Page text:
Have you ever opened your closet and found yourself staring at the pile of clothes weighing down your hangers for half an hour, paralyzed by the sheer number of clothing items you own? Have you ever bought a cute trinket that you found on sale, only to later wonder where on earth you were going to put it? Does the idea of going to your attic, or looking inside your garage, fill you with dread? Have you ever stood in the middle of your house, surrounded by all your possessions, and felt a growing trepidation at the realization that somehow, at some point, you had lost control of your clutter, and then rushed to google how to get organized?
Let’s face it. Chances are that you have. Americans are drowning in stuff: according to an NBC News article, the average American home contains about 300,00 items, and one in four Americans struggle with clutter. It is then no wonder that many of us feel anxious and overwhelmed when faced with the task of organizing our homes and decluttering our lives – even though we know that it is in our best interest to do so.
It is for this reason that in recent years we have seen the emergence of an organizing industry full of professional organizers who seek to help their clients with their clutter. “It’s a service people often realize they need, or even know exists,” said Audrey Tesora, the founder and CEO of Right Touch Organizing, in a phone interview with VUE Magazine.
She has been organizing other people’s lives for quite some time. “I’ve been in this business pretty much all my life,” she said. “I come from the corporate world, having extensive experience working for C-suite executives, organizing their professional and personal lives.” After exiting the corporate world, Tesora decided to take all her knowledge, experience, and skills into founding her own professional organizing business. With Right Touch Organizing, a concierge-type service that tackles everything from home offices and residential spaces to office management, document management, moving and downsizing, Tesora seeks to help her clients design a fresh, organized space that will be conducive to a balanced and peaceful life.
“Organizing is now a necessity,” Tesora said. “At some point in your life, you’re going to need an organizer to help you.”
Tesora is well aware that organizing one’s belongings and getting rid of clutter can be a fraught, overwhelming endeavor, which is why she strives to create a calm, compassionate, and judgment-free experience, especially during times of transition. Moreover, her experience in the organizing business has taught her that there are really three essential steps that you must take when trying to sift through one’s belongings.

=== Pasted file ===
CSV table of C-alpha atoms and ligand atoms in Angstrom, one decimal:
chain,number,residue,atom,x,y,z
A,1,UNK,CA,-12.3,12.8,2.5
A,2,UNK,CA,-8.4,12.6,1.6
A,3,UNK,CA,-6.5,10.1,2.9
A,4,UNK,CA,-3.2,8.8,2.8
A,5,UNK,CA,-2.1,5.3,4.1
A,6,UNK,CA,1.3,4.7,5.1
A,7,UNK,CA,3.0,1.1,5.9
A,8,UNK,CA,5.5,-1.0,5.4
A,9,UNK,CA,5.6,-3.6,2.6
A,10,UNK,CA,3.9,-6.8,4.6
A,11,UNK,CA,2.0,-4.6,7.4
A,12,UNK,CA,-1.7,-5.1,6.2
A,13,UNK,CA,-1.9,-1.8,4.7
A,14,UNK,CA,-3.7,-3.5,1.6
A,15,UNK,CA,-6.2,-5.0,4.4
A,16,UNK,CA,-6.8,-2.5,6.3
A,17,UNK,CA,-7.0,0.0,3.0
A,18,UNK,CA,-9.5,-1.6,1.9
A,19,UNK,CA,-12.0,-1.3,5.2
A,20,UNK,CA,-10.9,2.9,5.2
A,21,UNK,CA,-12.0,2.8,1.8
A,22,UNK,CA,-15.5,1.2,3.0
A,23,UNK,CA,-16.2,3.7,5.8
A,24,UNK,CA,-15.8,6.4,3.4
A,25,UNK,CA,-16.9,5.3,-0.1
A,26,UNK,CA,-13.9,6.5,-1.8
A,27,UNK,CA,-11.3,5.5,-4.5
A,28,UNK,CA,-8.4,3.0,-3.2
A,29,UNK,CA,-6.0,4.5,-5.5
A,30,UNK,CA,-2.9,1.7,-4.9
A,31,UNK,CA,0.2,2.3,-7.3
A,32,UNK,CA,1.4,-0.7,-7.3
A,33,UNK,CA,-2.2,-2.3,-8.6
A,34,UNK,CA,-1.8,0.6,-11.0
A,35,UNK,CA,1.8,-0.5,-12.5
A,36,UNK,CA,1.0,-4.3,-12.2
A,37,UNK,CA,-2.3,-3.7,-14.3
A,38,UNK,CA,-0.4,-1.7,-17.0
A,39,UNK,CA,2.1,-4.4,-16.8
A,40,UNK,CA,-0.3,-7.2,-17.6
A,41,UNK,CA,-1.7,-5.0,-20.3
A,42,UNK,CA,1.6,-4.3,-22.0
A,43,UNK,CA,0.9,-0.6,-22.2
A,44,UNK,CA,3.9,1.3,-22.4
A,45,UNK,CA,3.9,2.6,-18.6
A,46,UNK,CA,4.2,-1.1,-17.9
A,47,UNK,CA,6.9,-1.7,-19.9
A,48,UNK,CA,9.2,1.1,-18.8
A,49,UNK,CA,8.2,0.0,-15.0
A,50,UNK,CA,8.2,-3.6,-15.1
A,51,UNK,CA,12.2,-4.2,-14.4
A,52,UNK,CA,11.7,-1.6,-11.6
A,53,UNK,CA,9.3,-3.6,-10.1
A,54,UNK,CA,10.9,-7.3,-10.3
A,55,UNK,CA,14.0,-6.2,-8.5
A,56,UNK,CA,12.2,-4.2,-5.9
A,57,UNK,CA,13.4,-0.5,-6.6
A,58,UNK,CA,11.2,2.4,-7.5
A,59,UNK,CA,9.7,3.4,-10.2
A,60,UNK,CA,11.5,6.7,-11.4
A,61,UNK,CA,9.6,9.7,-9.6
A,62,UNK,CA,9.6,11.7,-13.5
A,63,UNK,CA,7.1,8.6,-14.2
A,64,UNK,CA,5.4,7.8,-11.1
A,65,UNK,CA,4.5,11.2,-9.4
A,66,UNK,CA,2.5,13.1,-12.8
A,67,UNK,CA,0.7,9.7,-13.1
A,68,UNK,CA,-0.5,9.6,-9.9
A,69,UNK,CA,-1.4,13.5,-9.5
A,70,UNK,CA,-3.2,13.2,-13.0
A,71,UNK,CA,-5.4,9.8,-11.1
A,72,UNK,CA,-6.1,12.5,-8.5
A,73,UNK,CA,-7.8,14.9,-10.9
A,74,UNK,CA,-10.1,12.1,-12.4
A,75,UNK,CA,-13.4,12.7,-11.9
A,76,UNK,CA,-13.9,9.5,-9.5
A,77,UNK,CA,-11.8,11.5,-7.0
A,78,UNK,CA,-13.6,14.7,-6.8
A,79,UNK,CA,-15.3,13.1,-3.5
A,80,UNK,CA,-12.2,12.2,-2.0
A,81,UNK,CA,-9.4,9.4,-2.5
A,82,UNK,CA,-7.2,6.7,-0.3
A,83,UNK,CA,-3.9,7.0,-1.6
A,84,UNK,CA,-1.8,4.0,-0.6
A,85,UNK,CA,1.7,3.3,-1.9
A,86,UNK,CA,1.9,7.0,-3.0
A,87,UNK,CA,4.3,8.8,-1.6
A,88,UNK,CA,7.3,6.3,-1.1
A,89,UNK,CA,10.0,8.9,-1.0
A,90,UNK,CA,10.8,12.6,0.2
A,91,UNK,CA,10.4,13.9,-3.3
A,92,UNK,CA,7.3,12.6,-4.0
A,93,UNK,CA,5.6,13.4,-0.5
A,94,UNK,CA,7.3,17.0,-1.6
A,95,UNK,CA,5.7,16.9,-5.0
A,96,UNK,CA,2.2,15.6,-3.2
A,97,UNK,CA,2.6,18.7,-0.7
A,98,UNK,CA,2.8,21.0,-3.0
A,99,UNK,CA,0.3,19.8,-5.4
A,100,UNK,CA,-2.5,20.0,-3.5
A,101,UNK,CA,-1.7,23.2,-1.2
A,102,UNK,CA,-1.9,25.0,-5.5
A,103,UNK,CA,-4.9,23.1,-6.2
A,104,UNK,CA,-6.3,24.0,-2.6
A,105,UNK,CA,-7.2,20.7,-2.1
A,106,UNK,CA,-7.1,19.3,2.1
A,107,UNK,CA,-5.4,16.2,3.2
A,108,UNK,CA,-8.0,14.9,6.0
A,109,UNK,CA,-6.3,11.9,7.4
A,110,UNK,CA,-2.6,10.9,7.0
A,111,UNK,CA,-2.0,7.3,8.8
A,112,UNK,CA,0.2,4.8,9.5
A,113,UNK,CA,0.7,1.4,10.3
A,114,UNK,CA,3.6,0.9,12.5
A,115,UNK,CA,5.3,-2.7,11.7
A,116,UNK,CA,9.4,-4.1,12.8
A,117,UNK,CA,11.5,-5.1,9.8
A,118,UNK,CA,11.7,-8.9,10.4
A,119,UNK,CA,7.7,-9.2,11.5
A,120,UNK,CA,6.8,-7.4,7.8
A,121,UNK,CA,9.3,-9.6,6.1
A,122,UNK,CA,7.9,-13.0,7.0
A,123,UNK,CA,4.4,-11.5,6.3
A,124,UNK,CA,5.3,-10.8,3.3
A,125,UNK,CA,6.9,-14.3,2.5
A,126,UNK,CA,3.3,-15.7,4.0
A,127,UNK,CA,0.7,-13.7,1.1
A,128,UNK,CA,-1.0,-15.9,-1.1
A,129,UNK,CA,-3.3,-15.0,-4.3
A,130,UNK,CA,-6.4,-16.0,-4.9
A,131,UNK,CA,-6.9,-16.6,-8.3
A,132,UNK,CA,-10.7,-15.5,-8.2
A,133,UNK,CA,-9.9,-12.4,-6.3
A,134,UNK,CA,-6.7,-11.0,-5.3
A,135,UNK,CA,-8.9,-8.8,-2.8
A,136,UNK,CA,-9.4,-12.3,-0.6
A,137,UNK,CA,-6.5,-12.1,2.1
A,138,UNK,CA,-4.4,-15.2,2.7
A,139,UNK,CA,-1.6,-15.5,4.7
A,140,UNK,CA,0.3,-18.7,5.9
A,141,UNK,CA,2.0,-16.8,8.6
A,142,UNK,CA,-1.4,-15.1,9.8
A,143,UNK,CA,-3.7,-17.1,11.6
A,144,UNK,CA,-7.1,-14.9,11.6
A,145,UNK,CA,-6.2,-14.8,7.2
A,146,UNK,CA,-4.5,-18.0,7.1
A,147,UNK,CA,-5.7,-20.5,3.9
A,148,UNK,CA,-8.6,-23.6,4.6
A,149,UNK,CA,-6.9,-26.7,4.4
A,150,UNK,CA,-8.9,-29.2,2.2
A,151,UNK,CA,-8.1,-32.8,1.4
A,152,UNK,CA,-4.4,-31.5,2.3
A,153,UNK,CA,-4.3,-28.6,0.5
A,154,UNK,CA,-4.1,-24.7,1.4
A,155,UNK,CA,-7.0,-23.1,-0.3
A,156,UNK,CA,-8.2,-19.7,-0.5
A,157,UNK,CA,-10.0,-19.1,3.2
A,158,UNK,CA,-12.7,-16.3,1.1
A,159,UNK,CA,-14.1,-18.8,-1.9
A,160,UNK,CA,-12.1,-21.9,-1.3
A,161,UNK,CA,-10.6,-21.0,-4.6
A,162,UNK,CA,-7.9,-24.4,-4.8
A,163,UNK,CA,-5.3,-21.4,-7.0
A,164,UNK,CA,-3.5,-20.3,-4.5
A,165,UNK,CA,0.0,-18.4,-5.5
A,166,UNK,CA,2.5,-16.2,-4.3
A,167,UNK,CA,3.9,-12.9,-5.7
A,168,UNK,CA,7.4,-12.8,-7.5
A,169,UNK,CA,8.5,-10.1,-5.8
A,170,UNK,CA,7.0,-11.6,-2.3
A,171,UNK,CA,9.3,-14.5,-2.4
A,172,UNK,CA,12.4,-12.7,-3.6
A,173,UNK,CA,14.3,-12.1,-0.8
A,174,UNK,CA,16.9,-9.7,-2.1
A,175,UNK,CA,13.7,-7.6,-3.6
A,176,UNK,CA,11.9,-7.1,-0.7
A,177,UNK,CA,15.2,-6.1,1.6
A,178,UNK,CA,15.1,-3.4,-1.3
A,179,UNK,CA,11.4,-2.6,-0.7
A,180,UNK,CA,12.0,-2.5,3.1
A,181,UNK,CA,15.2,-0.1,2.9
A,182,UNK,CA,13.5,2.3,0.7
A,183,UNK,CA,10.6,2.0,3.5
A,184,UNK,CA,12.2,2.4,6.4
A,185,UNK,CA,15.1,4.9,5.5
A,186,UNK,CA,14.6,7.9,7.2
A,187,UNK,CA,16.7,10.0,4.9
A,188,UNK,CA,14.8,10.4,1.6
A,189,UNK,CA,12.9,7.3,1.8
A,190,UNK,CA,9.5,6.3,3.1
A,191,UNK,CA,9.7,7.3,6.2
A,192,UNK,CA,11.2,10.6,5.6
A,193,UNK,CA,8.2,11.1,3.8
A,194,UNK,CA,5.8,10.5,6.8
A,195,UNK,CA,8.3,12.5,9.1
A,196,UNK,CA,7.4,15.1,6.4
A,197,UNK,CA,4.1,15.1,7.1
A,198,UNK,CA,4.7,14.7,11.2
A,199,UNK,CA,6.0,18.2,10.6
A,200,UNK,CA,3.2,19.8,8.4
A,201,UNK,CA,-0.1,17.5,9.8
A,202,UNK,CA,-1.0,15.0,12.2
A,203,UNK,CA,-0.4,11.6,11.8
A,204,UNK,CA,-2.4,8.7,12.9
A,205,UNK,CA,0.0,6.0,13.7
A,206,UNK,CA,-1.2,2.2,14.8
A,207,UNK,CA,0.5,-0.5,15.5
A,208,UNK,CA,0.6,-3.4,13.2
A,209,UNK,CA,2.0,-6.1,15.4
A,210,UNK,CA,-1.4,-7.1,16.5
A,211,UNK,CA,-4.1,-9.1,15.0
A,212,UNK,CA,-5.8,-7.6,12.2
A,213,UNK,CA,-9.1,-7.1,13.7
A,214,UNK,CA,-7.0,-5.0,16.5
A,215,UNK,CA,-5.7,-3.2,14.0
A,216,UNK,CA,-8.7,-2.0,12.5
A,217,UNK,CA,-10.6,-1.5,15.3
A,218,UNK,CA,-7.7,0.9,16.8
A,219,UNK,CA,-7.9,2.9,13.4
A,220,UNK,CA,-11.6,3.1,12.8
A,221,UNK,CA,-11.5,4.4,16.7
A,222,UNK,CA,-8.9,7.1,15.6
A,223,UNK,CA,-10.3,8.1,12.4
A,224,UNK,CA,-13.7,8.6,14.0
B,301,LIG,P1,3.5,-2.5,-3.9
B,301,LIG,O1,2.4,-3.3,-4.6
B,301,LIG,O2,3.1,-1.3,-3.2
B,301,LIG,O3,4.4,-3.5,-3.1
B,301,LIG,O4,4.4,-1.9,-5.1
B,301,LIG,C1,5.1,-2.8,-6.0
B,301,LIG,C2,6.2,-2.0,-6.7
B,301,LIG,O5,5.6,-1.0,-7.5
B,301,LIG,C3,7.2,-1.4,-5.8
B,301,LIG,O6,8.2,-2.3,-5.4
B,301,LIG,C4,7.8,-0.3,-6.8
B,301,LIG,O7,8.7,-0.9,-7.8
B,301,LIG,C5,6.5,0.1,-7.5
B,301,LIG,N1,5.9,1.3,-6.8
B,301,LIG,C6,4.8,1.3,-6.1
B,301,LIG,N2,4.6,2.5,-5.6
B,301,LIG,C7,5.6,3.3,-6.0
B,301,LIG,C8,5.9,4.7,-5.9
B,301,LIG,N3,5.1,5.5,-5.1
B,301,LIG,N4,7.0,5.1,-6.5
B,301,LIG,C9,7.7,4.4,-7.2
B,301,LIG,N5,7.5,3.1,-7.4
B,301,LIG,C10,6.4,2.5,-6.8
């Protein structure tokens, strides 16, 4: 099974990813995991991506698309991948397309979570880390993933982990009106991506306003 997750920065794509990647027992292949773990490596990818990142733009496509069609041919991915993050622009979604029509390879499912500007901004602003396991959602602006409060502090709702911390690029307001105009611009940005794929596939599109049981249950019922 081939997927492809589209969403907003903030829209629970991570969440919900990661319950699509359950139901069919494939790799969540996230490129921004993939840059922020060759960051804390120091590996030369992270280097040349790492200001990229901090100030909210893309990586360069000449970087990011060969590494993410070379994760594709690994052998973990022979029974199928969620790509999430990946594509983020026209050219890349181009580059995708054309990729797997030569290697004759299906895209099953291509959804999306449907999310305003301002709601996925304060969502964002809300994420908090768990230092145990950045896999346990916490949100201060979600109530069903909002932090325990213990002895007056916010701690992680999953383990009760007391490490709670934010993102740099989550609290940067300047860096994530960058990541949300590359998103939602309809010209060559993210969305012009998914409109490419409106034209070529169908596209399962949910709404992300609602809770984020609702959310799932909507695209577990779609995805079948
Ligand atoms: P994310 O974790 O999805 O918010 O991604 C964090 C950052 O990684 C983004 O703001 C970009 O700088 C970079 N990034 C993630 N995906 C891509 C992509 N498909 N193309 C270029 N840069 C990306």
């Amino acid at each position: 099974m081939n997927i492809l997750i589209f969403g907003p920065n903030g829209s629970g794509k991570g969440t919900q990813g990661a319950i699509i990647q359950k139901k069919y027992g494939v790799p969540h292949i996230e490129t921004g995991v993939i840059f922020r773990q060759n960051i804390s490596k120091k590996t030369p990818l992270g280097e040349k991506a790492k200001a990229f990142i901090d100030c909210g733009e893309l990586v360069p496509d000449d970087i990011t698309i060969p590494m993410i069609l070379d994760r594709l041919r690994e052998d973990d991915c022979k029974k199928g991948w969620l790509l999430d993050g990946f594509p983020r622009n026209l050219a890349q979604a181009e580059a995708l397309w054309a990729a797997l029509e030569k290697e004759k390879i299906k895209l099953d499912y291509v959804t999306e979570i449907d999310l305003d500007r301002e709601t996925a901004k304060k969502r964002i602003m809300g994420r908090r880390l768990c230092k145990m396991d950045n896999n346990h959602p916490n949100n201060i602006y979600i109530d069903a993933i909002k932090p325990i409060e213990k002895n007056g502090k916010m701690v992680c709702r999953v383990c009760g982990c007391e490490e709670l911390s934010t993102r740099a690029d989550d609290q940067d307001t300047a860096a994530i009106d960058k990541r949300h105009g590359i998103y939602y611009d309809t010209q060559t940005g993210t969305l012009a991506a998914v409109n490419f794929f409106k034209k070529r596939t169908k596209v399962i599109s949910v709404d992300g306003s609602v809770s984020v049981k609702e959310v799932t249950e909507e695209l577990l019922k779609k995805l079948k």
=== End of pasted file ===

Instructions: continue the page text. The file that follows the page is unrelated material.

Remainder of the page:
First, you must identify the root cause of the disorganization. “An organized space is an organized mind,” Tesora said. “Is there something holding you back that’s keeping you disorganized?” The origins of clutter can be emotional in nature, such when one holds on to things one feels like one doesn’t have permission to give away. They can also be related to a busy schedule and lack of time. You can also be feeling overwhelmed by the clutter, or so underwhelmed that you might not want to deal with it at all. “I have clients that walk into a room and feel overwhelmed,” Tesora said. “I walk into that room and see something different.”
Second, one must identify what is and what isn’t working in one’s current setup, and figure out one’s individual organizing style. “When I’m working with a client, I like to ask what is working for them, and what is their biggest challenge in being organized,” Tesora said. “When something is working or is not working, that’s a clue to what your organizing style is.” According to Tesora, people tend to fall into four organizing categories: idealists, or perfectionists who like to have everything in its place; guardians, or people who tend to hold on to items that no longer serve them; rationals, who like to have everything streamlined and organized, but who nonetheless like to have things that they are not using hidden away in cluttered cabinets, attics or basements; artisans, or people who like to see all of the items they use around them and preferably visually organized, but they’re not. Identifying your organizing style is an important step in the process of figuring out a system that works for you.
And third, be the CEO of your home and decide what to keep and what to throw out. “Ask yourself these questions: Do I love it? Do I need it? Do I use it?” Tesora said. Moreover, it is best if you don’t embark on you organizing adventure alone. Instead, try getting your family involved, and make it a collective project. In Tesora’s experience, “the easiest way to get things done is to simply begin.”
Organizing one’s possessions can be logistically and emotionally challenging, but like most such things in life, it will eventually need to be done. The most important thing to keep in mind is that organizing is a process, not a product, and therefore it is important to work in stages and try to create a system that works for you and your family, rather than attempt to do everything all at once. As Audrey Tesora says, “Strive for progress, not perfection.”